Beyond Boundaries

Voice and Silence in Jacqueline Woodson’s Brown Girl Dreaming


  • Helma van Lierop-Debrauwer Tilburg University



memoir, autobiography, voice, silence, implied reader


In 2014, the American writer Jacqueline Woodson published Brown Girl Dreaming, the story of her childhood in free verse, which was classified as young adult literature. Most US reviewers characterized and appreciated the book both as a human rights narrative of a young brown girl’s coming of age against the socio-political background of racism and the Civil Rights Movement in the United States of the 1960s, and as a personal history of her development as a writer.

In this article the major focus will be on how Brown Girl Dreaming as both a political memoir and an autobiographical narrative of identity formation is fleshed out. On the basis of my analysis of these two plot lines, I will further argue that its categorization as young adult literature disguises that the novel addresses a dual audience of adult and young readers. In my argumentation related to the political and personal character of the novel, as well as in my discussion of the crossover potential of Brown Girl Dreaming, I will focus on the presence of voice and silence.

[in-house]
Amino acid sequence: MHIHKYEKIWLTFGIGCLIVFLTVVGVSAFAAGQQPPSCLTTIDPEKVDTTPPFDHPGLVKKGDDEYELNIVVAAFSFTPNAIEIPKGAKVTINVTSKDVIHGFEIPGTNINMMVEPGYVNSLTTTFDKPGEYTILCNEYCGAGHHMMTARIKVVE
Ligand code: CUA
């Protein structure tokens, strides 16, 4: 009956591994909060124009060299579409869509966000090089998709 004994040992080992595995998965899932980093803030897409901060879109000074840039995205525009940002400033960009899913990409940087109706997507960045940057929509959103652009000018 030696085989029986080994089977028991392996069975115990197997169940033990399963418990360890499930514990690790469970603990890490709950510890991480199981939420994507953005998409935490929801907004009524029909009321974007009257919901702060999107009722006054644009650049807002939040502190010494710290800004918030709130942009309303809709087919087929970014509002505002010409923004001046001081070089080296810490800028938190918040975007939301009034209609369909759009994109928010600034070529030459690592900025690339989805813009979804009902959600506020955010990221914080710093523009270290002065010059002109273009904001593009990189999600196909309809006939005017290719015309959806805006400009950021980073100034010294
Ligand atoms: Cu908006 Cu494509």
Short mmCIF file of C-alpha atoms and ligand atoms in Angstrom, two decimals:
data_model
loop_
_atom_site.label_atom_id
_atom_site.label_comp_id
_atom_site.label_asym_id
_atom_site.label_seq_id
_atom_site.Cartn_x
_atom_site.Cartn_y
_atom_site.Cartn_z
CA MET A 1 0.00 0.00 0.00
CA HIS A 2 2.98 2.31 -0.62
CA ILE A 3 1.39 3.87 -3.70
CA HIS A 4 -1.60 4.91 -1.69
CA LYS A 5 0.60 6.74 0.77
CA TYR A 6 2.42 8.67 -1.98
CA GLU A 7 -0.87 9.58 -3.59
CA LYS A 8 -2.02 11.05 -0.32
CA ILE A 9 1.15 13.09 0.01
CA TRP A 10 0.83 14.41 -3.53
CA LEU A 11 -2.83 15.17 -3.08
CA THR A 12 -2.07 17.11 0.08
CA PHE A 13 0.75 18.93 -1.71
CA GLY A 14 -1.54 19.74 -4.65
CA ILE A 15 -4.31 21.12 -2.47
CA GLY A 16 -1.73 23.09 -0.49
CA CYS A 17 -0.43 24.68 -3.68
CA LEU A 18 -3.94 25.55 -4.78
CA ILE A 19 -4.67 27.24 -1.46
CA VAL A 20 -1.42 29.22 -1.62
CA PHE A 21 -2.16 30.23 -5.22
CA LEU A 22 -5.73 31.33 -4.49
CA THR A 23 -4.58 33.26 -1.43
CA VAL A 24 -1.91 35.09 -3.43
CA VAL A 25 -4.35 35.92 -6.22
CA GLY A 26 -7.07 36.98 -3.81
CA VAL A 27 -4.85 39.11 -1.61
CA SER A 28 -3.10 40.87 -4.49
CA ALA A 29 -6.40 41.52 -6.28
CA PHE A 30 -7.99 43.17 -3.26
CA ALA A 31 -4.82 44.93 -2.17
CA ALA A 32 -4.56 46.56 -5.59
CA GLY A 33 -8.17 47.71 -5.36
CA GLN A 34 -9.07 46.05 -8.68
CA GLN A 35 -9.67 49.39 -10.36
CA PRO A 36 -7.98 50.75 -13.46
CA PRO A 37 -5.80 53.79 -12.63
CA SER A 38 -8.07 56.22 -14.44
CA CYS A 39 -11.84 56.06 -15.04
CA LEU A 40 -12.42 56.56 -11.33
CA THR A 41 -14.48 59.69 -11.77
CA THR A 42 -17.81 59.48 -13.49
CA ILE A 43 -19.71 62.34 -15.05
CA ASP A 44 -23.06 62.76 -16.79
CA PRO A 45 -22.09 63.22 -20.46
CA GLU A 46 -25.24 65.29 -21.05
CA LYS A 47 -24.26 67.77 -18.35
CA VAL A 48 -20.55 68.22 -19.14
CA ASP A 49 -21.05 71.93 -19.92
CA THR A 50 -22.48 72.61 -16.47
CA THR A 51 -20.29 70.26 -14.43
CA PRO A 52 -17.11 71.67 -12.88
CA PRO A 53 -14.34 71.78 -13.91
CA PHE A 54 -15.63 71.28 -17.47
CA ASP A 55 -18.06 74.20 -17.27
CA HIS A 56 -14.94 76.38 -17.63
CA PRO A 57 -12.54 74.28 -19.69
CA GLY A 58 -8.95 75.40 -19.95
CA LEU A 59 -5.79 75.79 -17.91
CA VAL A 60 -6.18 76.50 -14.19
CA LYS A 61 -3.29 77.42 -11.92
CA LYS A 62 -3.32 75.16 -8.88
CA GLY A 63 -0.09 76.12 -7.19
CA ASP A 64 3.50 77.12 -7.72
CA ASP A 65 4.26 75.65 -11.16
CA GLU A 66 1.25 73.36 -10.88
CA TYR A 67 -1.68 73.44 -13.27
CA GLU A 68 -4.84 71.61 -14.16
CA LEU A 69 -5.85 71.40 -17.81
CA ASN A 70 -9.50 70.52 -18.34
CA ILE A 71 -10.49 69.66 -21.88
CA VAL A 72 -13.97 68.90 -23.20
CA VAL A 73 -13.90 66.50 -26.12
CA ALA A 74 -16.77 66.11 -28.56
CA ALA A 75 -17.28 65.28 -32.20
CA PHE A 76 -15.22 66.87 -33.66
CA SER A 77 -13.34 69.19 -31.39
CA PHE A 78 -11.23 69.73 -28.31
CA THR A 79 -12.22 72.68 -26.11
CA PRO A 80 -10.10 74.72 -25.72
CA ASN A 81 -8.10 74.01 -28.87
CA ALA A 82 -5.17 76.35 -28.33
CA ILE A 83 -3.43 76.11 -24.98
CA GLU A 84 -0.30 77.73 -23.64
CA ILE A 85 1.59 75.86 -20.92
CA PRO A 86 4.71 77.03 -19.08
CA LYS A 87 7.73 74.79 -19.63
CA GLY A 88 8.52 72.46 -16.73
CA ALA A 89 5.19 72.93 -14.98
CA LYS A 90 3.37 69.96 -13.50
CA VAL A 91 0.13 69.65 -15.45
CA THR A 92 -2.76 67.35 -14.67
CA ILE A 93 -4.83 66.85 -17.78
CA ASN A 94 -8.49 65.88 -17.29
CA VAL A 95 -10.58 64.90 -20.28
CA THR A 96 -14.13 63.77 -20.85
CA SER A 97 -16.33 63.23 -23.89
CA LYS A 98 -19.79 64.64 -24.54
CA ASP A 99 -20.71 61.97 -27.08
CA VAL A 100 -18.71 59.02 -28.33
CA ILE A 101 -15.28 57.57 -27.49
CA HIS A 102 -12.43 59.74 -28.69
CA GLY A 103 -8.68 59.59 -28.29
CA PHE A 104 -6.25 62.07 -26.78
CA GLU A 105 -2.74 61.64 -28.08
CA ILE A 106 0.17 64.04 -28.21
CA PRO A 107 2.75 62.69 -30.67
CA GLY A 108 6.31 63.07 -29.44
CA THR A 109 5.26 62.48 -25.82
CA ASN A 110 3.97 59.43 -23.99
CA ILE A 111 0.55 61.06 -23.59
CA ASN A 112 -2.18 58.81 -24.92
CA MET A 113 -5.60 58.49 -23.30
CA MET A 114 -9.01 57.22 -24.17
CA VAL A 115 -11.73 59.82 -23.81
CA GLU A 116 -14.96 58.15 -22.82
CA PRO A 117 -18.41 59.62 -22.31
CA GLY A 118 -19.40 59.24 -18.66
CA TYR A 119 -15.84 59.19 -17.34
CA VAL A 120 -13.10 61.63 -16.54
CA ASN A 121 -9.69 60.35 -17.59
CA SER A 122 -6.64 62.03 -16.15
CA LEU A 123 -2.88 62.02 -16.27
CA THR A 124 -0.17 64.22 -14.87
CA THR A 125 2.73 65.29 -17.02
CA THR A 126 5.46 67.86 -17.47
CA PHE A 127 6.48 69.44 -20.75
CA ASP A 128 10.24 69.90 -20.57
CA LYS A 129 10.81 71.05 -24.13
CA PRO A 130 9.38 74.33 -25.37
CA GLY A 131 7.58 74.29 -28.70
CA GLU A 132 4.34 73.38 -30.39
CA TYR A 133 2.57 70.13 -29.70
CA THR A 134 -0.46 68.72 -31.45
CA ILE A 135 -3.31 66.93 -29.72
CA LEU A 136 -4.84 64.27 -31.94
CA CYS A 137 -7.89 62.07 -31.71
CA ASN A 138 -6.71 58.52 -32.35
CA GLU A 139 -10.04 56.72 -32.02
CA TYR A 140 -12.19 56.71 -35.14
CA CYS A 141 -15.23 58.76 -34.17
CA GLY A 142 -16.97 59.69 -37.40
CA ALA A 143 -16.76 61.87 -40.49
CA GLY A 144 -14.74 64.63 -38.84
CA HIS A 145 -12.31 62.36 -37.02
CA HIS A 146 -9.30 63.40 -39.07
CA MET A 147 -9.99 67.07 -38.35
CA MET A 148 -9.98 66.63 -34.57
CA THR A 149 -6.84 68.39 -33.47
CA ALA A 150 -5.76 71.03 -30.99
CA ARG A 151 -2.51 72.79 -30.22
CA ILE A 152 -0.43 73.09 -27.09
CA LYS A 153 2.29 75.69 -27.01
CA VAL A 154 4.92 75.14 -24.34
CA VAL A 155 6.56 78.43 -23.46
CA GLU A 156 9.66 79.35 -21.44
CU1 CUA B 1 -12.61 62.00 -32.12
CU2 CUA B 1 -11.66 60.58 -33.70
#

Author Biography

Helma van Lierop-Debrauwer, Tilburg University

Helma van Lierop-Debrauwer is Professor of Children’s Literature at Tilburg University in the Netherlands. She is coordinator of the Children’s and Adolescent Literature Master’s program at this university. She also teaches in the Erasmus Mundus International Master Children’s Literature, Media and Culture. Until January 2021, Van Lierop-Debrauwer was president of the Dutch section of the International Board on Books for Young People. Her research interests are life writing for young readers, adolescent literature, and the relationship between children’s literature and age studies.





Beyond Boundaries